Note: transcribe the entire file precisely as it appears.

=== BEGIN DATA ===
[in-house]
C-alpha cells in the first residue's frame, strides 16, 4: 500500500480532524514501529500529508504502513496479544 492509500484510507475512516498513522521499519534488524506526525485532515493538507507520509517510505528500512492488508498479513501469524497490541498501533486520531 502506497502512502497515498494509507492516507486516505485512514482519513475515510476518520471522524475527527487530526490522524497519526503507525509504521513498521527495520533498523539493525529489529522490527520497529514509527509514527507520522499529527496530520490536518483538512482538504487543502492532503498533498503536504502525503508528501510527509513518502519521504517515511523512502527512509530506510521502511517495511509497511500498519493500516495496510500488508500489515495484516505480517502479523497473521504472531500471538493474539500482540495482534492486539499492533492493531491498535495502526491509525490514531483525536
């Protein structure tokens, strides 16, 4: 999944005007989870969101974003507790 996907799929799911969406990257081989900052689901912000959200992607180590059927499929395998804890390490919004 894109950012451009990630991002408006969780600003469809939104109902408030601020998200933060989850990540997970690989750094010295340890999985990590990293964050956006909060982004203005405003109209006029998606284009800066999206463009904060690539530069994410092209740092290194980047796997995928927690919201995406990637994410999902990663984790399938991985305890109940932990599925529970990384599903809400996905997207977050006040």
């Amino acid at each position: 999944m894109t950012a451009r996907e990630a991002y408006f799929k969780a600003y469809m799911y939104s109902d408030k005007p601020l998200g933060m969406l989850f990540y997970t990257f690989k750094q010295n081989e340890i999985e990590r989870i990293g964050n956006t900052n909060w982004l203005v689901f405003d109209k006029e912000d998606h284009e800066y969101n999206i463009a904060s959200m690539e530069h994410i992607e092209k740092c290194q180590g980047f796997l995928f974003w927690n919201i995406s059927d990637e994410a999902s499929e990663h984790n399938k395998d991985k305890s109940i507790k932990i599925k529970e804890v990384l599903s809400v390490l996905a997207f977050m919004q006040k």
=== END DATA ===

[in-house]
C-alpha cells in the first residue's frame, strides 16, 4: 500500500480532524514501529500529508504502513496479544 492509500484510507475512516498513522521499519534488524506526525485532515493538507507520509517510505528500512492488508498479513501469524497490541498501533486520531 502506497502512502497515498494509507492516507486516505485512514482519513475515510476518520471522524475527527487530526490522524497519526503507525509504521513498521527495520533498523539493525529489529522490527520497529514509527509514527507520522499529527496530520490536518483538512482538504487543502492532503498533498503536504502525503508528501510527509513518502519521504517515511523512502527512509530506510521502511517495511509497511500498519493500516495496510500488508500489515495484516505480517502479523497473521504472531500471538493474539500482540495482534492486539499492533492493531491498535495502526491509525490514531483525536
């Protein structure tokens, strides 16, 4: 999944005007989870969101974003507790 996907799929799911969406990257081989900052689901912000959200992607180590059927499929395998804890390490919004 894109950012451009990630991002408006969780600003469809939104109902408030601020998200933060989850990540997970690989750094010295340890999985990590990293964050956006909060982004203005405003109209006029998606284009800066999206463009904060690539530069994410092209740092290194980047796997995928927690919201995406990637994410999902990663984790399938991985305890109940932990599925529970990384599903809400996905997207977050006040």
């Amino acid at each position: 999944m894109t950012a451009r996907e990630a991002y408006f799929k969780a600003y469809m799911y939104s109902d408030k005007p601020l998200g933060m969406l989850f990540y997970t990257f690989k750094q010295n081989e340890i999985e990590r989870i990293g964050n956006t900052n909060w982004l203005v689901f405003d109209k006029e912000d998606h284009e800066y969101n999206i463009a904060s959200m690539e530069h994410i992607e092209k740092c290194q180590g980047f796997l995928f974003w927690n919201i995406s059927d990637e994410a999902s499929e990663h984790n399938k395998d991985k305890s109940i507790k932990i599925k529970e804890v990384l599903s809400v390490l996905a997207f977050m919004q006040k």